Episode 189: Paris

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1) The Pegs discuss their recent game plays including Maglev Metro, You: Superpowered, Umbra Via and many more;

2) All the Pegs review Paris; and

3) Look back at Isle of Cats.

Show Notes

00:01:10 – Trivia: A Very Interesting House


00:08:11 – Secret Santa Update

00:09:29 – Christina revisits her 2021 resolution

00:14:40 – Robb seeks video game recommendations

00:16:40 – Bernard sets us up with Pirahna Pig masks


00:18:50Umbra Via * – Pandasaurus Games; Designer: Connor Wake; Art: Eddie SchilloStevo Torres;

00:29:25You: Superpowered * – Neon Mu Games; Designer: Sophy Un; Art: Jerico Canlas;

00:41:27 – Meeples and Monsters * – AEG; Designer: Ole Steiness

00:51:50Maglev Metro * – Bézier Games; Designer: Ted Alspach; Art: Alanna KelseyOllin Timm;

01:02:16Princess Bride Adventure Book Game * – Ravensburger; Designer: Ryan Miller; Art: Medusa DollmakerLucas Torquato;

01:09:45 – Marrakech – Gigamic; Designer: Dominique Ehrhard; Art: Victor BodenMarie CardouatDominique Ehrhard;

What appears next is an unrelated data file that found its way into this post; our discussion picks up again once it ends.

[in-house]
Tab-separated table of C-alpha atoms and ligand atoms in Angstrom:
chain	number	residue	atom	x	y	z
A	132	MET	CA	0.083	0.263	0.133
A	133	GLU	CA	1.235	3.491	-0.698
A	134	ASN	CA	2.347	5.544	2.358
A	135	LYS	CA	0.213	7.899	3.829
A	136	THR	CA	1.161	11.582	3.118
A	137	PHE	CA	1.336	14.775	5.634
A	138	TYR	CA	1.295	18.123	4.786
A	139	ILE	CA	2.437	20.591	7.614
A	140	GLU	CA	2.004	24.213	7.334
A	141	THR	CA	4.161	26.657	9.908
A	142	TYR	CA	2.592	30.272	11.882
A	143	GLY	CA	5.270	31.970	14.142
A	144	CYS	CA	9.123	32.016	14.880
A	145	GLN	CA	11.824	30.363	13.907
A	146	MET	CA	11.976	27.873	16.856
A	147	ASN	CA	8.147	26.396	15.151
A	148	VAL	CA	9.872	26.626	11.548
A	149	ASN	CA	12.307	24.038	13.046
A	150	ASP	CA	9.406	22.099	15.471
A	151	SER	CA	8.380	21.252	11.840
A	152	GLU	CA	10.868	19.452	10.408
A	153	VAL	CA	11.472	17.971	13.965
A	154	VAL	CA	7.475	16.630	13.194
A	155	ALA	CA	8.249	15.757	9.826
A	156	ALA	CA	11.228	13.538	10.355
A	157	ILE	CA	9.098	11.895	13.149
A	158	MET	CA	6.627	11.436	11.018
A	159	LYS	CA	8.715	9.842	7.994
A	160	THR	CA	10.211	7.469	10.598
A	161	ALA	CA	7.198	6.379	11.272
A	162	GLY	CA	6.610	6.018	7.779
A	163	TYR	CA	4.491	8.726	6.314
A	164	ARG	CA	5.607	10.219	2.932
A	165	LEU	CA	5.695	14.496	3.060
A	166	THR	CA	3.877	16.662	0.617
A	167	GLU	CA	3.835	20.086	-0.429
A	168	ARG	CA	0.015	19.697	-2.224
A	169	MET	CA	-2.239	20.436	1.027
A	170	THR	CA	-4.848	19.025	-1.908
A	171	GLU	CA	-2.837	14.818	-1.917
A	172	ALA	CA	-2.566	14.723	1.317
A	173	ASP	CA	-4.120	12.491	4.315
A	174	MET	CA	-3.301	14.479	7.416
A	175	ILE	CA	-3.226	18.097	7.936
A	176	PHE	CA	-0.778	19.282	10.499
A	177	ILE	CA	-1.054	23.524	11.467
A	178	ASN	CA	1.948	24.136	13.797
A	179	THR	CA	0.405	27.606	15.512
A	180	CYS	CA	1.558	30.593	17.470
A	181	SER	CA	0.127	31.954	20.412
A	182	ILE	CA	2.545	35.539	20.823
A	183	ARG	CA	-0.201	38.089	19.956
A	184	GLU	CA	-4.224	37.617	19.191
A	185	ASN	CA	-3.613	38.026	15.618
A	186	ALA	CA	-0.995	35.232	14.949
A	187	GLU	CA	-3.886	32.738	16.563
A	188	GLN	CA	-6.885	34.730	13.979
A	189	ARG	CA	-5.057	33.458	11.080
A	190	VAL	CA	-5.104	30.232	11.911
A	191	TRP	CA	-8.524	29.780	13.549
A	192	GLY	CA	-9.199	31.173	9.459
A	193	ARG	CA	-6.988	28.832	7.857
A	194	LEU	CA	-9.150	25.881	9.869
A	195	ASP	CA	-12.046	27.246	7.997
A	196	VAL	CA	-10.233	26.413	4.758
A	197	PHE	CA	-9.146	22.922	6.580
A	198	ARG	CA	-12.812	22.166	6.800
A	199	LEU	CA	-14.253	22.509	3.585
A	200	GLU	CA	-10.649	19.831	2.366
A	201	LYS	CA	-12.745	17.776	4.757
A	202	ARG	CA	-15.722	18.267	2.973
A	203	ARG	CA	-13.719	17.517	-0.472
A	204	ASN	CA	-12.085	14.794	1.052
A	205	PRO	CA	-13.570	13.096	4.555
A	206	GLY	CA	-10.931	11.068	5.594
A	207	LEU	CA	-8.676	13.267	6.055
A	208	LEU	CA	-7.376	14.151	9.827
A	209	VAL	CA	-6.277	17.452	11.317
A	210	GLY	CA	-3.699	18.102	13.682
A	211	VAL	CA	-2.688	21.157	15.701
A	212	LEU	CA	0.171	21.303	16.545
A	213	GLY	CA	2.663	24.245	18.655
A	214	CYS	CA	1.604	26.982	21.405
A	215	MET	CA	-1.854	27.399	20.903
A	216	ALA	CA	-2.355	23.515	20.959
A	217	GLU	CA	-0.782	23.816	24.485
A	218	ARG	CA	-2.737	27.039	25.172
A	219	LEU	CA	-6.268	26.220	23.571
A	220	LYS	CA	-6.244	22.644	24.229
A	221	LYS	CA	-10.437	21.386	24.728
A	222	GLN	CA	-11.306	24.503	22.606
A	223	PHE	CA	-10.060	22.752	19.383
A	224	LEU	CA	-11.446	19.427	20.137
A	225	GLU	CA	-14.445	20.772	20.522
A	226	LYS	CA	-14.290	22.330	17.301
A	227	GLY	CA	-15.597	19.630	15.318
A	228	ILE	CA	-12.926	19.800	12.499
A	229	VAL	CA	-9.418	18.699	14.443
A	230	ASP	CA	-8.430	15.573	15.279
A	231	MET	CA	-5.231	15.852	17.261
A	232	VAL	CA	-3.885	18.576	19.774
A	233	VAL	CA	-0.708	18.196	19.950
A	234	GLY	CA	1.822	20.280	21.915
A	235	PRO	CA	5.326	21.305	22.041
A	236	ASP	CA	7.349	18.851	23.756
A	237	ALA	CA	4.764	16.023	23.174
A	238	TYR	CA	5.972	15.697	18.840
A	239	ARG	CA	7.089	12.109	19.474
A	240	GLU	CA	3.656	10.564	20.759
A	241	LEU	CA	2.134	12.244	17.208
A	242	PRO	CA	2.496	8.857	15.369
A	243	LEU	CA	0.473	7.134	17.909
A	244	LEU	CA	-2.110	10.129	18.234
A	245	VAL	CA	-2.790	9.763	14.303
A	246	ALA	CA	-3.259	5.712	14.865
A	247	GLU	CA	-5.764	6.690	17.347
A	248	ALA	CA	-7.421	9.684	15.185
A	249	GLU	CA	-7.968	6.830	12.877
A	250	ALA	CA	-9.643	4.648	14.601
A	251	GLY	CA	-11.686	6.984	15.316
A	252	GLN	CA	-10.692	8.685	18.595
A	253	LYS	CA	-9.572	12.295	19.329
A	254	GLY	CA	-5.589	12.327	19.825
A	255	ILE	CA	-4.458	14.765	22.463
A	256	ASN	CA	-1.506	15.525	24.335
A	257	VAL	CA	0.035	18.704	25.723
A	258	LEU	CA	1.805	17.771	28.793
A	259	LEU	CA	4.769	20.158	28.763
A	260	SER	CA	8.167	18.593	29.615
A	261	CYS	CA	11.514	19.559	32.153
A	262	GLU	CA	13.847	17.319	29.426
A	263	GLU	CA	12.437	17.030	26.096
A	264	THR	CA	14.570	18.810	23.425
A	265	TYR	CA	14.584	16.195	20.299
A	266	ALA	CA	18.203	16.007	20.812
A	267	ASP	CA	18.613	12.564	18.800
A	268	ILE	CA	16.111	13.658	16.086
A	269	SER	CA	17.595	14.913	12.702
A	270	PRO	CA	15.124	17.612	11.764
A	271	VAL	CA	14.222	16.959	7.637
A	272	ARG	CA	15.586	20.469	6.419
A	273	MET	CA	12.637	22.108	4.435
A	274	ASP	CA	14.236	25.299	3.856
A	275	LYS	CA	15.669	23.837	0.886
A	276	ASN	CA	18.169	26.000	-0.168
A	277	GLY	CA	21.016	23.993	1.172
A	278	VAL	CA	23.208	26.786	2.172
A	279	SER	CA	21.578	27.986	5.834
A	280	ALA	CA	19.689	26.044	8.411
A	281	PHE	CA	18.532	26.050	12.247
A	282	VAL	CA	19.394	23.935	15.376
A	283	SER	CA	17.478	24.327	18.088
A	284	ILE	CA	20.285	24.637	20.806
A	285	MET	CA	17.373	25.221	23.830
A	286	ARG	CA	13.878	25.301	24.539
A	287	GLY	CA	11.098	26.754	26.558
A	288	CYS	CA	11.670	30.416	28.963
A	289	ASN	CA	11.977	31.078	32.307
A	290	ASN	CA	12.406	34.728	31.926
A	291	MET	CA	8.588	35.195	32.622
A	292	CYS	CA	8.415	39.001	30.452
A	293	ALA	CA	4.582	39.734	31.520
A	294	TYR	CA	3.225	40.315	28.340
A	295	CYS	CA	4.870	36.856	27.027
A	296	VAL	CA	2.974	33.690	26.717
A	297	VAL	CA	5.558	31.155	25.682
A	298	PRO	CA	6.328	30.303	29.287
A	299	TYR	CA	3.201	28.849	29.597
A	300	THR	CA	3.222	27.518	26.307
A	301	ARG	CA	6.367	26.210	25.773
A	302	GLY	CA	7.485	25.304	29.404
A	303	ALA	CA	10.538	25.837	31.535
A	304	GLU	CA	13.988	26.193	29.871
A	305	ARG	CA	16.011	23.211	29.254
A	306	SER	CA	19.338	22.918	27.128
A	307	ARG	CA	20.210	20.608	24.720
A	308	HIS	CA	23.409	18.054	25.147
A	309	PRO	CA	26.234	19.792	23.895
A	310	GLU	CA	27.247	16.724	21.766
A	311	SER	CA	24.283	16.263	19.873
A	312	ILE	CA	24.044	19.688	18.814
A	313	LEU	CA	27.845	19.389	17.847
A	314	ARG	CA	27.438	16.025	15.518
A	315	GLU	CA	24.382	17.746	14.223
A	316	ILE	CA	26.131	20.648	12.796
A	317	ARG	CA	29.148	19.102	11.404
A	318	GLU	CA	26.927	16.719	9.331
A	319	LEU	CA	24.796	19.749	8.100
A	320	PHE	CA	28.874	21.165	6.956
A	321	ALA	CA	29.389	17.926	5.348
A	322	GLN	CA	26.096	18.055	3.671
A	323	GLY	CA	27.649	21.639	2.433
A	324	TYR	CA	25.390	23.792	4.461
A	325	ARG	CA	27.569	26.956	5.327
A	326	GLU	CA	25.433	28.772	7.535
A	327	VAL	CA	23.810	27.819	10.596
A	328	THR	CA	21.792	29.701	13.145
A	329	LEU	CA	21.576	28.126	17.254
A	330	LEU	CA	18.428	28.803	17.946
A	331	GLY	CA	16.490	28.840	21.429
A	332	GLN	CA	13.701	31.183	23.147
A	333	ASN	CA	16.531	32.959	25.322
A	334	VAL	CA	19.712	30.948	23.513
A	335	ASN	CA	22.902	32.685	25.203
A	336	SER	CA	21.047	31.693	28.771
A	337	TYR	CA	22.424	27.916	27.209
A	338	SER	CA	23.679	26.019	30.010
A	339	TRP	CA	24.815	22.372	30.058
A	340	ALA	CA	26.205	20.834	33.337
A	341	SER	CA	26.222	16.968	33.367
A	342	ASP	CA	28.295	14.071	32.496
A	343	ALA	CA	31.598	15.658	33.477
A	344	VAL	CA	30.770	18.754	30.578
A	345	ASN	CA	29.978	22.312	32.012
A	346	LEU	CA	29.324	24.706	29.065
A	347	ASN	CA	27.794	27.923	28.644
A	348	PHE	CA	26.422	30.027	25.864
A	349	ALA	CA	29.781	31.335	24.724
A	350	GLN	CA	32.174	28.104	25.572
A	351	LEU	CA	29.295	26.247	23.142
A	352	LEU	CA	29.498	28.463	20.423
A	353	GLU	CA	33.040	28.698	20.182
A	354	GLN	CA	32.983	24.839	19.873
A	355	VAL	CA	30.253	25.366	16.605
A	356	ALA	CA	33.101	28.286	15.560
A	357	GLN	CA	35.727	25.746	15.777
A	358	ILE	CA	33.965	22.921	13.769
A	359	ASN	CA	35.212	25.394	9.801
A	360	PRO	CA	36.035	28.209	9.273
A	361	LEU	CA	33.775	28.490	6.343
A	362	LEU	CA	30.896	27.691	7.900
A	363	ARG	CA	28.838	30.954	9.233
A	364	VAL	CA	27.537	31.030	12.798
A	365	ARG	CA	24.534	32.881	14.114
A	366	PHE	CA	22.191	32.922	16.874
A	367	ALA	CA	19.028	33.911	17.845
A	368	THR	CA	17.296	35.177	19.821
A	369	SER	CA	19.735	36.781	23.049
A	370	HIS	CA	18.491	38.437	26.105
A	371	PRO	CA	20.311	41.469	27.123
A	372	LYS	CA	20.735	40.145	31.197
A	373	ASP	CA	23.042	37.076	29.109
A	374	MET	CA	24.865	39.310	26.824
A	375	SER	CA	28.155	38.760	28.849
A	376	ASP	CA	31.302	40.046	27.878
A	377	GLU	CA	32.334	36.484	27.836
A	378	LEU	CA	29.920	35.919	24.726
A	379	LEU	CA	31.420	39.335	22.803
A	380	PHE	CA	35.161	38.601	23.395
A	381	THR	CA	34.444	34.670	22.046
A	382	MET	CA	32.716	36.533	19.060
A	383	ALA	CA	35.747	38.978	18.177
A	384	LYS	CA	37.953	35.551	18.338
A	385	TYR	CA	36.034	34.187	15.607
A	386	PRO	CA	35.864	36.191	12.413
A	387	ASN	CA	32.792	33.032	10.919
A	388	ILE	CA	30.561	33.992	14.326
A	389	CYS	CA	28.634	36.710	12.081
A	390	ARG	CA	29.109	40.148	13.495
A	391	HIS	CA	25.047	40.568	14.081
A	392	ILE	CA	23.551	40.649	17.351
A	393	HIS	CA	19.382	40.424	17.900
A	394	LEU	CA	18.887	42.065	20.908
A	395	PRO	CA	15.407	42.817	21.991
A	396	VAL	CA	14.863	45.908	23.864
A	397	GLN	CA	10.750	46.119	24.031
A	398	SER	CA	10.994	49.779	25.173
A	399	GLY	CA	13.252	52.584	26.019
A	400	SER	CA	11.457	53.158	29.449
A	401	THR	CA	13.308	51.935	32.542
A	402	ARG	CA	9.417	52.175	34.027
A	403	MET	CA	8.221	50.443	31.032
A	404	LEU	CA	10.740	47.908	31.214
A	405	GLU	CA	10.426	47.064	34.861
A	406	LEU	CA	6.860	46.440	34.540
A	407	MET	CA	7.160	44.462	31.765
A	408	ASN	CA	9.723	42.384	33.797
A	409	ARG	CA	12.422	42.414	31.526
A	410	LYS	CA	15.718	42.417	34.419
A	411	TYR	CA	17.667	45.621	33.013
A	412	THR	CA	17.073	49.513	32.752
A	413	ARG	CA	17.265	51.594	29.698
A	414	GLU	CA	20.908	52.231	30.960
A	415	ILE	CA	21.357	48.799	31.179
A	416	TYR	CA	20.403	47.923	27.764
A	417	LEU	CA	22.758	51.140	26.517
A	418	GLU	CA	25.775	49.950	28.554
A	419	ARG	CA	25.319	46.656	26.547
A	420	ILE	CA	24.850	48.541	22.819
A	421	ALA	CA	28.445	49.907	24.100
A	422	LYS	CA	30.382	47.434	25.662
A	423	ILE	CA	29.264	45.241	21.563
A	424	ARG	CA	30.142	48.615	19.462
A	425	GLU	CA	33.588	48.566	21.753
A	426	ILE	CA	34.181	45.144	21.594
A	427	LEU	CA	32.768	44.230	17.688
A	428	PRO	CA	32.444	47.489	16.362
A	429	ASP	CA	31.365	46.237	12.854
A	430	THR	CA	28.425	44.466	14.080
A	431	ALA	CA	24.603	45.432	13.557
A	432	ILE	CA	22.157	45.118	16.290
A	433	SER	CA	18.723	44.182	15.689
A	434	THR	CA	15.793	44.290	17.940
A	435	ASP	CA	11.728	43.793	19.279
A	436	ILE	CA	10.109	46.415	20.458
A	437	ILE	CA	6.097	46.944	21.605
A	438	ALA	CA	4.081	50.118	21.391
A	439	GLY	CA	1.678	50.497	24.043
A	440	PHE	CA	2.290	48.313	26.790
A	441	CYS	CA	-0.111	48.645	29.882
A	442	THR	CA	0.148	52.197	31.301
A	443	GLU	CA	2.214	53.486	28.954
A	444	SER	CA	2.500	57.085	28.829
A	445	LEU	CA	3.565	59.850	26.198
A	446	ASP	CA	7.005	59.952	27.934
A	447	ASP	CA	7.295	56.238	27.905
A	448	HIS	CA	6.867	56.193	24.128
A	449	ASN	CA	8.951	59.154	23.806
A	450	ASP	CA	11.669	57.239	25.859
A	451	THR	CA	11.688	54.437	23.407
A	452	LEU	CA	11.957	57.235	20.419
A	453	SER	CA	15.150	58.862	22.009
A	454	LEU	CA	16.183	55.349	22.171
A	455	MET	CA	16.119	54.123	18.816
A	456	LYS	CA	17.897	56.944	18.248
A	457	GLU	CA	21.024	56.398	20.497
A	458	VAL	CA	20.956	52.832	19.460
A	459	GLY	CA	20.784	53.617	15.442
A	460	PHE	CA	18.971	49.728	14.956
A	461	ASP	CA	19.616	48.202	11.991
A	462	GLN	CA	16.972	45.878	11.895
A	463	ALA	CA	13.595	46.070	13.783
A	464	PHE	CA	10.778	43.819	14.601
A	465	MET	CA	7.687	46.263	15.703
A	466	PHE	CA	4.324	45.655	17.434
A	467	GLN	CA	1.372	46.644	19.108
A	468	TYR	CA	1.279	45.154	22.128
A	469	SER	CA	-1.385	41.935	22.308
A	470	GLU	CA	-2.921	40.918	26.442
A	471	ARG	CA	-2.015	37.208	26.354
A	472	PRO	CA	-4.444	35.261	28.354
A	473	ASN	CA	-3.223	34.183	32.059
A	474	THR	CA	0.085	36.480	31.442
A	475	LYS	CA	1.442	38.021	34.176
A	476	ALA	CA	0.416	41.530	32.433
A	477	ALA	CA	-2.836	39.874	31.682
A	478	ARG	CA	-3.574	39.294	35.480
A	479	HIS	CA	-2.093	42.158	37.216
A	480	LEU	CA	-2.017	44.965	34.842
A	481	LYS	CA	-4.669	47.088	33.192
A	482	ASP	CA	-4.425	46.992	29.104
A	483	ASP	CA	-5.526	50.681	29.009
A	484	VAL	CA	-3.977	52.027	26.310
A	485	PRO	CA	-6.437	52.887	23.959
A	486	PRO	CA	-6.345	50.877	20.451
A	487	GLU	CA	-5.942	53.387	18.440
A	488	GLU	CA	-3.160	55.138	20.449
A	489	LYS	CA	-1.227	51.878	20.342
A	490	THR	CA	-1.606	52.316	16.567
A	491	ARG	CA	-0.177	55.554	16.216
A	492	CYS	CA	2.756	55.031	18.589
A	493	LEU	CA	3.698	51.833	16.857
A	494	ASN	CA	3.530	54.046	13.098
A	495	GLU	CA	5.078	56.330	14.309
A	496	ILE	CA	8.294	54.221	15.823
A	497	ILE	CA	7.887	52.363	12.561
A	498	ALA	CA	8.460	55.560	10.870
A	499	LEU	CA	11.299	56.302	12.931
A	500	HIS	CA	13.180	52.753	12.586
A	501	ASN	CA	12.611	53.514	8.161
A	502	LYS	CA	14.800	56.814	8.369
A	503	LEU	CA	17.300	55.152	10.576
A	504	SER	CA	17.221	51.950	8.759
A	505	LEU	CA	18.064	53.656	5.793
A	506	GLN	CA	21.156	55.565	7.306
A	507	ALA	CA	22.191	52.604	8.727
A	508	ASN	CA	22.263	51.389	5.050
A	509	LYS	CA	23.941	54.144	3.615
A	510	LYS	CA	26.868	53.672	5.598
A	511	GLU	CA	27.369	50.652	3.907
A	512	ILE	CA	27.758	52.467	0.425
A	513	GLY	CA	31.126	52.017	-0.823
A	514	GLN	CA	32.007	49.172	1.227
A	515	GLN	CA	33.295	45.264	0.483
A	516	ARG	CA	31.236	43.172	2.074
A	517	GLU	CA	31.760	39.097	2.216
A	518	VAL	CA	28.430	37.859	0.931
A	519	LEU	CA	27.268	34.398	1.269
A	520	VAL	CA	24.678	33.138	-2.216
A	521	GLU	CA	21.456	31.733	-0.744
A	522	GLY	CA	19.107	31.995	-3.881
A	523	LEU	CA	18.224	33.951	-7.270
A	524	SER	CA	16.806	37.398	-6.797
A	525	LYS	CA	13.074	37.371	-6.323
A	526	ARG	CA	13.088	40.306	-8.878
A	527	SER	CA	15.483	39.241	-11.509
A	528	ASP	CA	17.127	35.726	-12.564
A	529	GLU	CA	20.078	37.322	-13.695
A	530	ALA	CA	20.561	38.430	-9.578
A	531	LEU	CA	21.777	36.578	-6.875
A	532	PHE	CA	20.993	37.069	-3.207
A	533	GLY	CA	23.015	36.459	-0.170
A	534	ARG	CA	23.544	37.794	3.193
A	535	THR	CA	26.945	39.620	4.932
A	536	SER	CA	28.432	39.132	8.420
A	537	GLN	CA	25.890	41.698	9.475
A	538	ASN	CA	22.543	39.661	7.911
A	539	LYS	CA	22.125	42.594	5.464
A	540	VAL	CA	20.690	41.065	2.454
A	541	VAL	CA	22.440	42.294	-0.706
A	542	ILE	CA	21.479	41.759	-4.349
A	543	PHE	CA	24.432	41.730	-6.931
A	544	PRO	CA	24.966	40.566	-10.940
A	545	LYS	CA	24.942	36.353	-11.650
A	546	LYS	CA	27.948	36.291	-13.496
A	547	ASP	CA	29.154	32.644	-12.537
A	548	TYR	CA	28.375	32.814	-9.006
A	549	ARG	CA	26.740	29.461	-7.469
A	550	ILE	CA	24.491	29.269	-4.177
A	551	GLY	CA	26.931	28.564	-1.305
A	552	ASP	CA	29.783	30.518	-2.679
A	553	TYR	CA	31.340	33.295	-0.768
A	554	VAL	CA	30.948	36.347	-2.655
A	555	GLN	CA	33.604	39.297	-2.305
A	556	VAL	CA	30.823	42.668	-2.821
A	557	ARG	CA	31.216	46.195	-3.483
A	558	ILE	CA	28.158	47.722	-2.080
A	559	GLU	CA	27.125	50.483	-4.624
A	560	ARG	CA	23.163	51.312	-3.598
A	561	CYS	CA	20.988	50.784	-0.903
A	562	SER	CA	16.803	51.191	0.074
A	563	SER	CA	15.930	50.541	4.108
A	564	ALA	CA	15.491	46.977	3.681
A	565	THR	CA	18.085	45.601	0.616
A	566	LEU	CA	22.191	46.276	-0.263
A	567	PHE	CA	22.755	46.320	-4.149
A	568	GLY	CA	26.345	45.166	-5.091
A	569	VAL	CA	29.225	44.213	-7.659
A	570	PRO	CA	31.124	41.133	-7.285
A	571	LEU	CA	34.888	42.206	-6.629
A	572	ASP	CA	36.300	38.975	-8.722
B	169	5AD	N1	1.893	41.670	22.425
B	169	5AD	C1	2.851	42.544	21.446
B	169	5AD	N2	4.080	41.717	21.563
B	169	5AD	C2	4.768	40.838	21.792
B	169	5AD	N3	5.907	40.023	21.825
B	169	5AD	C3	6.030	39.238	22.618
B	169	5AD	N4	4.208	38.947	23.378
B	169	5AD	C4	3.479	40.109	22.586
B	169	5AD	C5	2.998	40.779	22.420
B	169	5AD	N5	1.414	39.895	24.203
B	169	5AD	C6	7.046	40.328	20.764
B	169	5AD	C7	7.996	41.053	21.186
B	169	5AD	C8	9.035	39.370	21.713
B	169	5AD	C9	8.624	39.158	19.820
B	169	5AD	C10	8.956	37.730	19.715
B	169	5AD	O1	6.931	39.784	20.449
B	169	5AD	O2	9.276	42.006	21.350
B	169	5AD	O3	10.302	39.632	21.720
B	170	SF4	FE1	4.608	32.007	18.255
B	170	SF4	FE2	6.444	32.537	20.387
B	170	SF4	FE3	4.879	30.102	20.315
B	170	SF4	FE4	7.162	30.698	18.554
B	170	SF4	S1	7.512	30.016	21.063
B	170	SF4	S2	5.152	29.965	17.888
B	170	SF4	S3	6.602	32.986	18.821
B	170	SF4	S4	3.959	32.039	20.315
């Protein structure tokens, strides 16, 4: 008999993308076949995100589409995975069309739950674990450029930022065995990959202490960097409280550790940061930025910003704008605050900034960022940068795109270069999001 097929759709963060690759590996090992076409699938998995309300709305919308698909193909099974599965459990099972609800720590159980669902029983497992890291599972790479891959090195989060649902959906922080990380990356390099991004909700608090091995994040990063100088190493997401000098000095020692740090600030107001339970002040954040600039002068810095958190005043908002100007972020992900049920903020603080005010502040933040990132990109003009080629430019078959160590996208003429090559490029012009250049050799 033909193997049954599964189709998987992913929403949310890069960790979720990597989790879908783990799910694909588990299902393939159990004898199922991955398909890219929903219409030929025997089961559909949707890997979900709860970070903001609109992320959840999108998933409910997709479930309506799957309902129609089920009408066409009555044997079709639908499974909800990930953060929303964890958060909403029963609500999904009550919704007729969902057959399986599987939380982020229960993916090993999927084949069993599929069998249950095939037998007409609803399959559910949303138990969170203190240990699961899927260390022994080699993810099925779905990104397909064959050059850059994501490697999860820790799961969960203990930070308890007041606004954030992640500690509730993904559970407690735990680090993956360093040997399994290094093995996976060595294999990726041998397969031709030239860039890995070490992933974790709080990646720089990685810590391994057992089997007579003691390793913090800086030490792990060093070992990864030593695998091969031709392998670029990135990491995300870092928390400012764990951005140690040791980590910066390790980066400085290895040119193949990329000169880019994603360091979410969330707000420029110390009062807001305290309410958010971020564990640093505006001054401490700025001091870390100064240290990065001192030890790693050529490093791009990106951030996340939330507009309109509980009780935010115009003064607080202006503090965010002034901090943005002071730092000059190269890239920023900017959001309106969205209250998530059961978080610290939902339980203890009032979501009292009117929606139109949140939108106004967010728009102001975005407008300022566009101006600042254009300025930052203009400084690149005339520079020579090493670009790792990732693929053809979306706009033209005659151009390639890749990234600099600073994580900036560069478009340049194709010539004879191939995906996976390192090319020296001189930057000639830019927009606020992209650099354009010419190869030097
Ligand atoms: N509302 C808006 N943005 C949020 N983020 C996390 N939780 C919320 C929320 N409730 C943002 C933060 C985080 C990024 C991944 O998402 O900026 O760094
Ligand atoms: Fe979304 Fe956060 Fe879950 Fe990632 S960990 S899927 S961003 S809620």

01:23:17Red Rising

01:25:27Rose Gauntlet

01:28:06Game On Tabletop

01:30:30Crew: Mission Deep Seas


01:32:56 – Rules Breakdown

Paris is a worker-placement title designed by Michael Kiesling and Wolfgang Kramer, with art by Andreas Resch and published in 2020 by Game Brewer.  In Paris, players take on the role of wealth real estate investors in the city after the World’s Fair of 1893.  Over the course of the game you will fill the various districts of Paris with a variety of buildings, invest in those buildings for resources and influence, and develop some of the city’s most famous landmarks, all while carefully managing your limited financial resources and competing for space in the growing city.

It should be noted that the game has two set up options, an introductory, more static option, and an advanced, more variable option.  Because we are advanced, more variable players, we will discuss the setup and rules of this version.

At the start of the game, players will choose their player color and components, which will involve assembling a player screen that looks like an apartment block.  Three different sets of bonus tiles will be randomly assigned to spaced around the perimeter of the game board, and resource and prestige tokens will be largely randomly assigned to all of the building locations on the board – with the exception of gold resources, which are always assigned to the highest value building in each district.  The building tiles will be shuffled into three equal piles, and then the game begins.